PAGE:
NEW YORK (CBSNewYork) — Both during and after the explosion that leveled two buildings in East Harlem Wednesday, people were stepping in to help rescue people inside, and take care of the victims afterward.
As CBS 2’s Cindy Hsu reported, Michael Lewis was up on his apartment building roof working just blocks from the explosion.
PHOTOS: Harlem Explosion
“I heard an explosion, turned around, I saw all the dust and the debris, and I ran to try to help people get out,” Lewis said.
Lewis shot video on his phone, and as he arrived on the scene, one of the buildings collapsed.
Jonathan Guzman is a security guard in the same building where Lewis works. He said the explosion blew open the front doors.
“(It was) locked,” Guzman said. “I don’t know how it flew open, but it flew open just like that — even though it was locked.”
Lewis and Guzman ran to the scene, recording what they could. They said everyone jumped in to help.
“They climbed the rubble, they was digging. There was a man with a red shirt, and another African-American man; they was digging. They got two people out by themselves,” Guzman said.
Emergency medical technicians Johnny Ross and Allen White were on the scene all day, helping from the moment they ran towards the explosion.
“They said we had a lady down. So we ran to her — me and another guy, we ran to her – I had head stabilization; we got a board and collar on her, because she said she couldn’t feel her legs” White said. “We sent her to the hospital, actually, then we started triaging a lot of patients.”
White and Ross have been saving lives for years, and they said the teamwork is incredible.
“It seems like the city’s response to events like this – you know, it seems way better over the years,” said Ross, of Midwood ambulance.
Hospitals Flooded With Injured People
Following the explosion and the heroic rescue efforts, the surviving victims were rushed from the scene – many of them shaken and in shock. More than 60 were taken to area hospitals, CBS 2’s Janelle Burrell reported.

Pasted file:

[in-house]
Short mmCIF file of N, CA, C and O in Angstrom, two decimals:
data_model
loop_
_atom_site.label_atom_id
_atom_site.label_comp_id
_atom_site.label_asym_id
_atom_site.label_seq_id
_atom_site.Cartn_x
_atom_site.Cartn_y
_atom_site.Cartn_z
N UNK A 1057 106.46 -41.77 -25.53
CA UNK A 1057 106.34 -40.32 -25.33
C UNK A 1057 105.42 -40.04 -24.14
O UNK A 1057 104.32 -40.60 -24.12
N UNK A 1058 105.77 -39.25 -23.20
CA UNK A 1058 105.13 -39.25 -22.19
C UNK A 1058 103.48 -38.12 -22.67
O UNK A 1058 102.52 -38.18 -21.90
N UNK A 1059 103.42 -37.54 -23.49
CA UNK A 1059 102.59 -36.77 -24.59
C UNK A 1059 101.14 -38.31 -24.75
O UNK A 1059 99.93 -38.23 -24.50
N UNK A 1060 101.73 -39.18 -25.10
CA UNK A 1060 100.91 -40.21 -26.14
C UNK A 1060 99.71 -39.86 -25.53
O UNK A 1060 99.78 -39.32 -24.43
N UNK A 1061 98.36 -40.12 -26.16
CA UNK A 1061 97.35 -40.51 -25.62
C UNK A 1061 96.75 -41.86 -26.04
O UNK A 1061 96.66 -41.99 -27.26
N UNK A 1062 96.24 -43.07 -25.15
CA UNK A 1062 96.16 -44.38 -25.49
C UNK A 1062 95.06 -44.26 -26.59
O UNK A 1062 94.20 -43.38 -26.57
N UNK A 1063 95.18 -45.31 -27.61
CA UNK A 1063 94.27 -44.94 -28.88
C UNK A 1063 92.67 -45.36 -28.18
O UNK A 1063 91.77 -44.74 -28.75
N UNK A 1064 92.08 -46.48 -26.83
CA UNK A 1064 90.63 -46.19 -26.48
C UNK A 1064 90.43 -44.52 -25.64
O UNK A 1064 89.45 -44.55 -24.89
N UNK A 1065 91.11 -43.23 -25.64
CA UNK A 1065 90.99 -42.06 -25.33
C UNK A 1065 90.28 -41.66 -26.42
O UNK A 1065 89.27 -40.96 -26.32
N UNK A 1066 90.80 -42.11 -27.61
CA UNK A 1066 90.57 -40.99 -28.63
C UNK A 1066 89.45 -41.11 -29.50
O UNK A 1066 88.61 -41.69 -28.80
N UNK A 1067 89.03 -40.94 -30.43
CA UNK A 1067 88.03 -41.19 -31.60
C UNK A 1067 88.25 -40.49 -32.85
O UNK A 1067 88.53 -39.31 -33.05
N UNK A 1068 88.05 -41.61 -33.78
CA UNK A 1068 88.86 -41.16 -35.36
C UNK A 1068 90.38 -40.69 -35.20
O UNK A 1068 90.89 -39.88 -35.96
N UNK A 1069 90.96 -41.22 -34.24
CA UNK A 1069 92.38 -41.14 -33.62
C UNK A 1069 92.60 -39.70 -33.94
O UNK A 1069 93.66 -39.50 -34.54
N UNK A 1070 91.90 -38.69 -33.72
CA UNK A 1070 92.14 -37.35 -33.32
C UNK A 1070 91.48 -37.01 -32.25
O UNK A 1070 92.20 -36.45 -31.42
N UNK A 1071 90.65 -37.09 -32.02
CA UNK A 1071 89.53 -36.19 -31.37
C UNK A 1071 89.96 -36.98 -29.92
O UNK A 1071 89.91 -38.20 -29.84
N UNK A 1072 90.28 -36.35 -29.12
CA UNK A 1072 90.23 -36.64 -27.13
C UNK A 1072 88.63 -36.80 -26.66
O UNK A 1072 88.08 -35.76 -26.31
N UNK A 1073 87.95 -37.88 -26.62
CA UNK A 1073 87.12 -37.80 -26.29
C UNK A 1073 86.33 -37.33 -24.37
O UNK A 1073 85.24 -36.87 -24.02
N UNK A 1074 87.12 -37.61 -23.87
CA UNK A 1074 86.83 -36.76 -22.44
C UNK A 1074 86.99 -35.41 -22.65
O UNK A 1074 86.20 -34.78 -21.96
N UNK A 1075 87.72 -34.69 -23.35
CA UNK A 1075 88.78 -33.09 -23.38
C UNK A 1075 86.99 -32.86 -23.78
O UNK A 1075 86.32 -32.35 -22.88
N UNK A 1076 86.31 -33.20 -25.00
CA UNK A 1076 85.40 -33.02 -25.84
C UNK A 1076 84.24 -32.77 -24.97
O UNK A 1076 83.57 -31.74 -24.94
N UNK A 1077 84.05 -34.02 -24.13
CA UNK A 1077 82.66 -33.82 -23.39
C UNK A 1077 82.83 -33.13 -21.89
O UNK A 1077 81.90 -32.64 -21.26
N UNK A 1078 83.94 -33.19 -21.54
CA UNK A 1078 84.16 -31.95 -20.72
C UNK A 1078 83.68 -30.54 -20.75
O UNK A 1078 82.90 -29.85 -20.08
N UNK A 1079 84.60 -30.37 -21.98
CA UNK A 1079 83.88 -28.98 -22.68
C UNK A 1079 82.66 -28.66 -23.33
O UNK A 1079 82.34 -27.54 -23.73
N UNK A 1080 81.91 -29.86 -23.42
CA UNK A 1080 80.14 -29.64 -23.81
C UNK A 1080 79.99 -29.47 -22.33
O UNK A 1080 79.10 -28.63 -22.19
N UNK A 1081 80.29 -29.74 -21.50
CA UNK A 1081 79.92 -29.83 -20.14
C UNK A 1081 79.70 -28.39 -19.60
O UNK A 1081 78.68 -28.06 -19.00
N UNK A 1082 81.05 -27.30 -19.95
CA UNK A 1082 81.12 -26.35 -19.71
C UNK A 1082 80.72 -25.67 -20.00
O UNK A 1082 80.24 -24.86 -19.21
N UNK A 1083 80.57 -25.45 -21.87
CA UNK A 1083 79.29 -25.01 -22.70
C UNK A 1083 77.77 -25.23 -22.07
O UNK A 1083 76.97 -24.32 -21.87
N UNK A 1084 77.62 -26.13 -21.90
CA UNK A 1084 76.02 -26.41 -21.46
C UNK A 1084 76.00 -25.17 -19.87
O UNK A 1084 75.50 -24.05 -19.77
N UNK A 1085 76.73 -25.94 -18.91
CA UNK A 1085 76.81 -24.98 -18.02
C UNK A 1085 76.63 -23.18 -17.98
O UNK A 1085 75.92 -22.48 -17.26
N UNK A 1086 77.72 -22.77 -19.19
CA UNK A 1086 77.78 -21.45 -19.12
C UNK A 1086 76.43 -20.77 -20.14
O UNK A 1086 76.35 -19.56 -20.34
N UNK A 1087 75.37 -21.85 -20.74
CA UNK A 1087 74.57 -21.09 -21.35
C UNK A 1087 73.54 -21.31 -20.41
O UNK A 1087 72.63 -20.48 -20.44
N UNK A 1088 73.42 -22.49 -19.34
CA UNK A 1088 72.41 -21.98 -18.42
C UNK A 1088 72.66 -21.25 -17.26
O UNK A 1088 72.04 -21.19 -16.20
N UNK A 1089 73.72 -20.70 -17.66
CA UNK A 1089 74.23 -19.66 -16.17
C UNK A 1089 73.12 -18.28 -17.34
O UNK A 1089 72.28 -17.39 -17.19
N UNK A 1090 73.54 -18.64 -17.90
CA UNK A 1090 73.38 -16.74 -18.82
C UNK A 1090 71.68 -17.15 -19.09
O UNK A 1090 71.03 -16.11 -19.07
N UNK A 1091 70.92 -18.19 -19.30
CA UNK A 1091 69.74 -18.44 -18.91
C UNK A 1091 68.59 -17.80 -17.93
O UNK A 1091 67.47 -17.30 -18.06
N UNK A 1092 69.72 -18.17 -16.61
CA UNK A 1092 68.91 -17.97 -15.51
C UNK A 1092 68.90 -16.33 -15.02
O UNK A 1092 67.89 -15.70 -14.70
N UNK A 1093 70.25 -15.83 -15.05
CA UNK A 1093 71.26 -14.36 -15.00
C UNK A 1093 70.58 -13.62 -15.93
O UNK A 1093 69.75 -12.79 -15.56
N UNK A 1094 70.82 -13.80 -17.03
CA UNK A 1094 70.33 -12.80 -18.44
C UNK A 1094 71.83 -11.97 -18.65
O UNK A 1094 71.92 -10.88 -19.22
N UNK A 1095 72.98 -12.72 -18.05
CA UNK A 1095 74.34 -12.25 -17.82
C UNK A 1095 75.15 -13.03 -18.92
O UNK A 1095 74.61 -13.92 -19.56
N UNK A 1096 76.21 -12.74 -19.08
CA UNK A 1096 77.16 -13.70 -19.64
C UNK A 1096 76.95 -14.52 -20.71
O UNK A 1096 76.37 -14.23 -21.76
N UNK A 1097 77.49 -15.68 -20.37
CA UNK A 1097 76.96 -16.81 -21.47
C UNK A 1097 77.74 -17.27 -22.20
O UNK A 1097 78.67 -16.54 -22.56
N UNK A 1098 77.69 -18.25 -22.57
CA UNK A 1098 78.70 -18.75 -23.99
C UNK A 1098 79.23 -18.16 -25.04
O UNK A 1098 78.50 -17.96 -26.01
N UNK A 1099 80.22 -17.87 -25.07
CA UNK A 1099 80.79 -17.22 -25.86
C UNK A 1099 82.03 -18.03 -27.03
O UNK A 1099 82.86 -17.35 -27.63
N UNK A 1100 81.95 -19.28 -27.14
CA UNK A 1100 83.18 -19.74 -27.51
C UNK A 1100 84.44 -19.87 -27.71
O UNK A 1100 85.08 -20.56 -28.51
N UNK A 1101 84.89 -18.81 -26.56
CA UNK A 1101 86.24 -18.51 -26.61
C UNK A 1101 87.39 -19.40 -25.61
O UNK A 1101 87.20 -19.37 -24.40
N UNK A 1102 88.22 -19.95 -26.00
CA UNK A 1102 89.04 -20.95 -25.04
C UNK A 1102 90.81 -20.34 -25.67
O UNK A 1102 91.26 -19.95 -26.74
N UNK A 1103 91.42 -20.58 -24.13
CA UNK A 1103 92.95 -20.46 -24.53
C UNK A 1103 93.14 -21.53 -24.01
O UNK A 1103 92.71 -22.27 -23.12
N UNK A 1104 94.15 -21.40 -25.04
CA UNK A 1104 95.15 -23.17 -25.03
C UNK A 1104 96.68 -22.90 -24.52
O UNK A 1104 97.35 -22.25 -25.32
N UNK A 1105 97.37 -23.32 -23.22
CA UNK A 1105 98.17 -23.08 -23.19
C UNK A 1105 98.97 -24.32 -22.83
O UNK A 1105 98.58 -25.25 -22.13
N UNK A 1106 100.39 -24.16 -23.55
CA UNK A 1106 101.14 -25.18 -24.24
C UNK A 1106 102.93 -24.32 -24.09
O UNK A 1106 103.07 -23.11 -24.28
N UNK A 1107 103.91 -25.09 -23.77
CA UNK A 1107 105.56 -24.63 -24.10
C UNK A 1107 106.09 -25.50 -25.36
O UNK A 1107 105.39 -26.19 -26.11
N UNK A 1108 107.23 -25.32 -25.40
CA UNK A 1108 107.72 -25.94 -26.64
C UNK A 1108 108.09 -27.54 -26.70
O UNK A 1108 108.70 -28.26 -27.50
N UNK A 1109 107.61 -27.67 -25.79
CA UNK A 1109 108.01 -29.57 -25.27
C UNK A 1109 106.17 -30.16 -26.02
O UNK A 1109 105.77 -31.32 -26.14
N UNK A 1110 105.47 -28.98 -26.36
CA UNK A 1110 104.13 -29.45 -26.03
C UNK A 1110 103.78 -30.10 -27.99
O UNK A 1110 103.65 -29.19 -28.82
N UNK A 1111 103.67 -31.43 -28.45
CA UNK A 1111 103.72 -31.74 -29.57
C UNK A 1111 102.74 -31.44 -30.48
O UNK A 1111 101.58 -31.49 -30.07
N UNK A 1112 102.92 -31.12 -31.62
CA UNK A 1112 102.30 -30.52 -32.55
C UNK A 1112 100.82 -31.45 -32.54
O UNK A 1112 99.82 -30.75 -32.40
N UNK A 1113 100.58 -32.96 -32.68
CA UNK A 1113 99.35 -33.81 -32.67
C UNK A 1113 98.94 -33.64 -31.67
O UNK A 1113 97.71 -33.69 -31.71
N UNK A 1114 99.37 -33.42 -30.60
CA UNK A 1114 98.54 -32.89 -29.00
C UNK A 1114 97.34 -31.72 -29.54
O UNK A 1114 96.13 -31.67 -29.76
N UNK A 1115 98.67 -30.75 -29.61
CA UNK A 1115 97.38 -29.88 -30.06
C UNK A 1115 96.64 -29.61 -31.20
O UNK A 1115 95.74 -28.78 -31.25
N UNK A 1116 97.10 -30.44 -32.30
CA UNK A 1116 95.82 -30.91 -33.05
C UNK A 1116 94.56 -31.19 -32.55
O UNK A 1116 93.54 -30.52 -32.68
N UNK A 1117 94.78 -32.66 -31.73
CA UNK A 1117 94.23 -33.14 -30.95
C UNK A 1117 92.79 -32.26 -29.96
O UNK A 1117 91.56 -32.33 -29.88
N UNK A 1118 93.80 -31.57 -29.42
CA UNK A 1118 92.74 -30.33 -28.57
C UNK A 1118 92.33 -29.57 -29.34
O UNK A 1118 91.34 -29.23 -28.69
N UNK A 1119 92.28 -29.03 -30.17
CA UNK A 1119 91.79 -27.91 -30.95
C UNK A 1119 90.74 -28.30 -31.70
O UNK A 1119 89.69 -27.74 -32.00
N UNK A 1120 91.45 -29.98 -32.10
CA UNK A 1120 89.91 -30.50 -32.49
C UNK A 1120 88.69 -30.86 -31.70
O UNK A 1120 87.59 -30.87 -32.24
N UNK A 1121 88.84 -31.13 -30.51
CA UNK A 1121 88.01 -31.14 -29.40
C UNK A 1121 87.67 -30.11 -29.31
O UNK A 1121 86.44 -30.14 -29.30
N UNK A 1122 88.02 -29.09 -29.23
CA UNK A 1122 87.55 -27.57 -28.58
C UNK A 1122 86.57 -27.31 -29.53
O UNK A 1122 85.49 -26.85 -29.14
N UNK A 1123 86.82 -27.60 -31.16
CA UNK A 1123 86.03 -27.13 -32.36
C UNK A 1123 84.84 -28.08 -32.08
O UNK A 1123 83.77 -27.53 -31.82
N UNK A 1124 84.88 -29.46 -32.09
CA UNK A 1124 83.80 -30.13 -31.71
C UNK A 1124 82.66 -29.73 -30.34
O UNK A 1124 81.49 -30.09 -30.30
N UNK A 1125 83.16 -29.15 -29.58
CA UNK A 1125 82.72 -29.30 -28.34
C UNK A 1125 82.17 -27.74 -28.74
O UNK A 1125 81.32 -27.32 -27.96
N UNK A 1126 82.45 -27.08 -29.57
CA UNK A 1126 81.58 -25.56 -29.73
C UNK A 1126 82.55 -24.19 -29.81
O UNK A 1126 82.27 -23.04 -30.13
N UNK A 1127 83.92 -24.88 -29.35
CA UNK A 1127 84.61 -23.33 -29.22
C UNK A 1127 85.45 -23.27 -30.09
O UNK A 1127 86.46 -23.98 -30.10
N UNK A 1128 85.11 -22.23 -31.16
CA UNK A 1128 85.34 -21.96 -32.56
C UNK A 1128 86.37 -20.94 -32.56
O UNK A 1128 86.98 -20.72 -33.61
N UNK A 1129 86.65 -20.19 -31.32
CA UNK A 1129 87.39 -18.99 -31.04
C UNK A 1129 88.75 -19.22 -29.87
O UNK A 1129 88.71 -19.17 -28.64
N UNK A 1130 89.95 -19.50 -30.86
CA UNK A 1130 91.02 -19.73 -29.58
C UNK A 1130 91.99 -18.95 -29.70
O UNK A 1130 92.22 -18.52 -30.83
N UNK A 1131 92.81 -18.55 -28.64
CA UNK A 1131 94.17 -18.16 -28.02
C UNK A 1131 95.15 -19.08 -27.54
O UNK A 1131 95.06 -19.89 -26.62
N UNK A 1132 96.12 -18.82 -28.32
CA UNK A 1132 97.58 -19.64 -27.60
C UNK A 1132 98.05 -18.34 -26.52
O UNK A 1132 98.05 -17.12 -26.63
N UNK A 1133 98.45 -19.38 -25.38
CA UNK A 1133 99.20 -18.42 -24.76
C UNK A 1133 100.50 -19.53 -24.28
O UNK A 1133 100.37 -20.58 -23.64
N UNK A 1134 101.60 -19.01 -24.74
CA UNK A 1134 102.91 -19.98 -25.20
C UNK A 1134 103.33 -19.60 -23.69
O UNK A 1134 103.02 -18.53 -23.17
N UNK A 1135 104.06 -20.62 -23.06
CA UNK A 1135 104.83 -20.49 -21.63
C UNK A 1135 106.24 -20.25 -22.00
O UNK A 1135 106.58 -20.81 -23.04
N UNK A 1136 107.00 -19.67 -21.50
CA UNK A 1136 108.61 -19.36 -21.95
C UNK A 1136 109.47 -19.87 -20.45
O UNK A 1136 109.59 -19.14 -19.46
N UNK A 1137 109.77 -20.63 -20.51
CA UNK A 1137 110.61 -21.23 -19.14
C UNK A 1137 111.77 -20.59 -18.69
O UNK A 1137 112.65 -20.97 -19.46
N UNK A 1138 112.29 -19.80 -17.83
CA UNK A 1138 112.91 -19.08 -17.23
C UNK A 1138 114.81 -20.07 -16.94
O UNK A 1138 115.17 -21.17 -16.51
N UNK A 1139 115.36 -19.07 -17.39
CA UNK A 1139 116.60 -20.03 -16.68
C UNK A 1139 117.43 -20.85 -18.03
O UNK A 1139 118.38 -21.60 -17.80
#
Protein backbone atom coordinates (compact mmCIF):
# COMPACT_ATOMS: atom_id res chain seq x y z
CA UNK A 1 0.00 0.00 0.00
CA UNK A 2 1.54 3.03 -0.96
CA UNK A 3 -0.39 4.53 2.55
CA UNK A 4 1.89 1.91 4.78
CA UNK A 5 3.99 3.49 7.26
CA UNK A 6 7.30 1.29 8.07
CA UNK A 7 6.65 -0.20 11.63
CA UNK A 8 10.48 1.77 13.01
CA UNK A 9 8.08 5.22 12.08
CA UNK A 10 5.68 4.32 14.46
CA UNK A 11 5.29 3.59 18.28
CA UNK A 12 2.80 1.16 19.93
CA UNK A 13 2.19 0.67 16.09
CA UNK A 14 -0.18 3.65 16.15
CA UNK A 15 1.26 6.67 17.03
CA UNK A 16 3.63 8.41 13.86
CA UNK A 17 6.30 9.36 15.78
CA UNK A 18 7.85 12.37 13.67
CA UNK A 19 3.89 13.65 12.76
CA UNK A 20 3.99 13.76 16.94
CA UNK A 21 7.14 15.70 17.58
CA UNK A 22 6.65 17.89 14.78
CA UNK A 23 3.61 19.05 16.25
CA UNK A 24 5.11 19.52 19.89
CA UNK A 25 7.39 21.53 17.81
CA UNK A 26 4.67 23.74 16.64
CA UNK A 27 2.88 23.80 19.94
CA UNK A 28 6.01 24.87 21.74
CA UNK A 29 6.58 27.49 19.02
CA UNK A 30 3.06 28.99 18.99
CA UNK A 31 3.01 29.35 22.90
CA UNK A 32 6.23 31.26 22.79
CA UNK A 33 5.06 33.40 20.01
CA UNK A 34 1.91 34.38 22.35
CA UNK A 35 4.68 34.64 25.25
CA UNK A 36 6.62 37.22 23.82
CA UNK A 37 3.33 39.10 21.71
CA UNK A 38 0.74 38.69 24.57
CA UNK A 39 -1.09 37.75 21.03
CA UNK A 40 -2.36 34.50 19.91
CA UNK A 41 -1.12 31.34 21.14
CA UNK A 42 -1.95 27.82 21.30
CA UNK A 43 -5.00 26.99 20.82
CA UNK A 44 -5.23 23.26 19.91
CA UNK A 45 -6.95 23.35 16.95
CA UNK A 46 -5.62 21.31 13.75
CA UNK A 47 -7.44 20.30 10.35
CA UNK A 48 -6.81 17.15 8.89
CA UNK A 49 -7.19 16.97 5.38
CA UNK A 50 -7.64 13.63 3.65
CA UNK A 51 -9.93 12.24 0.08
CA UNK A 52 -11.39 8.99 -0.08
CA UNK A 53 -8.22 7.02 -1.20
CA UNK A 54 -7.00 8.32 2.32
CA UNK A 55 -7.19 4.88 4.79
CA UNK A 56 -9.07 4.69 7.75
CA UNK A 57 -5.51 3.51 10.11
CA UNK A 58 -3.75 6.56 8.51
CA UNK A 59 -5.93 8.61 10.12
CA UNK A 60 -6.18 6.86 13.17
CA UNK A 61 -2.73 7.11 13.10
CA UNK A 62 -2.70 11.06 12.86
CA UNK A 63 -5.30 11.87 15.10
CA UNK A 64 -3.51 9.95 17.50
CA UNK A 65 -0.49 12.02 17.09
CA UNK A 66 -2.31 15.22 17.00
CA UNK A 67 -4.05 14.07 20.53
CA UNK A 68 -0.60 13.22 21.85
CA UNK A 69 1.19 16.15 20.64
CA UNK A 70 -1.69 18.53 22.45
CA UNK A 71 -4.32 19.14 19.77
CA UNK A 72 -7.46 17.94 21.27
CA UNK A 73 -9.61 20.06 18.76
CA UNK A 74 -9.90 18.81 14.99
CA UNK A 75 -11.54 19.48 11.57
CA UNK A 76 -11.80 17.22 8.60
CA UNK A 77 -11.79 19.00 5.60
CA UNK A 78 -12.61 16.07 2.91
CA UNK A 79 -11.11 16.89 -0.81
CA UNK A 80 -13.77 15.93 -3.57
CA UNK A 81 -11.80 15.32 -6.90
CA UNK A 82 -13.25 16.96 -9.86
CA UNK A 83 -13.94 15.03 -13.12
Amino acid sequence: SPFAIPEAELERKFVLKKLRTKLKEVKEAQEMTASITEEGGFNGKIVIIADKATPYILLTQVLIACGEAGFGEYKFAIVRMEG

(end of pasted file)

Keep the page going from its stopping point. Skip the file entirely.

“We assembled our emergency response team and prepared to receive patients,” said Mount Sinai Director of Emergency Management Dr. Kevin Chason. “They started coming in a few at the time.”
As 1010 WINS’ Holli Haerr reported, doctors at the hospital said they keep in contact with city agencies, and they got ready for patients to start appearing when they heard about the buildings collapsing, they were ready.
Half of the 22 victims treated at Mount Sinai Hospital walked in on their own, while the rest were rushed to the scene by ambulance – including one woman who was found in the rubble.
“She was removed from the rubble conscious, but she had a significant head injury,” Chason said.
As of 5 p.m., that woman was still in critical, but stable, condition in the intensive care unit at the hospital.
Doctors said of all the patients treated at area hospitals, fewer than 10 were children. One was in critical condition, but the majority of the injuries were less serious.
“Cuts , bruises, lacerations, some smoke and debris inhalation that gave some people some respiratory problems or difficulty breathing, and some broken bones” were among the injuries, Chason said.
Mount Sinai late Wednesday afternoon scaled back its emergency response team. But the team remained on standby in case other victims arrived.
Meanwhile at the Harlem Hospital Center, doctors were not sure if a 15-year-old boy who was critically injured was in one of the buildings that collapsed or just nearby.
“He suffered serious injuries – internal injuries,” said Dr. Maurice Wright.
The boy also suffered broken bones and was seriously burned.
“He did verbalize some things when he first came in, but he was quite confused and severely injured,” said hospital chief of emergency Dr. Reynold Trowers.
Wright said the teen was in the operating room several hours after the explosion.
“Multiple teams are addressing his injuries, and the last check on the operating room was that he was in stable condition, but still classified as critical,” Wright said.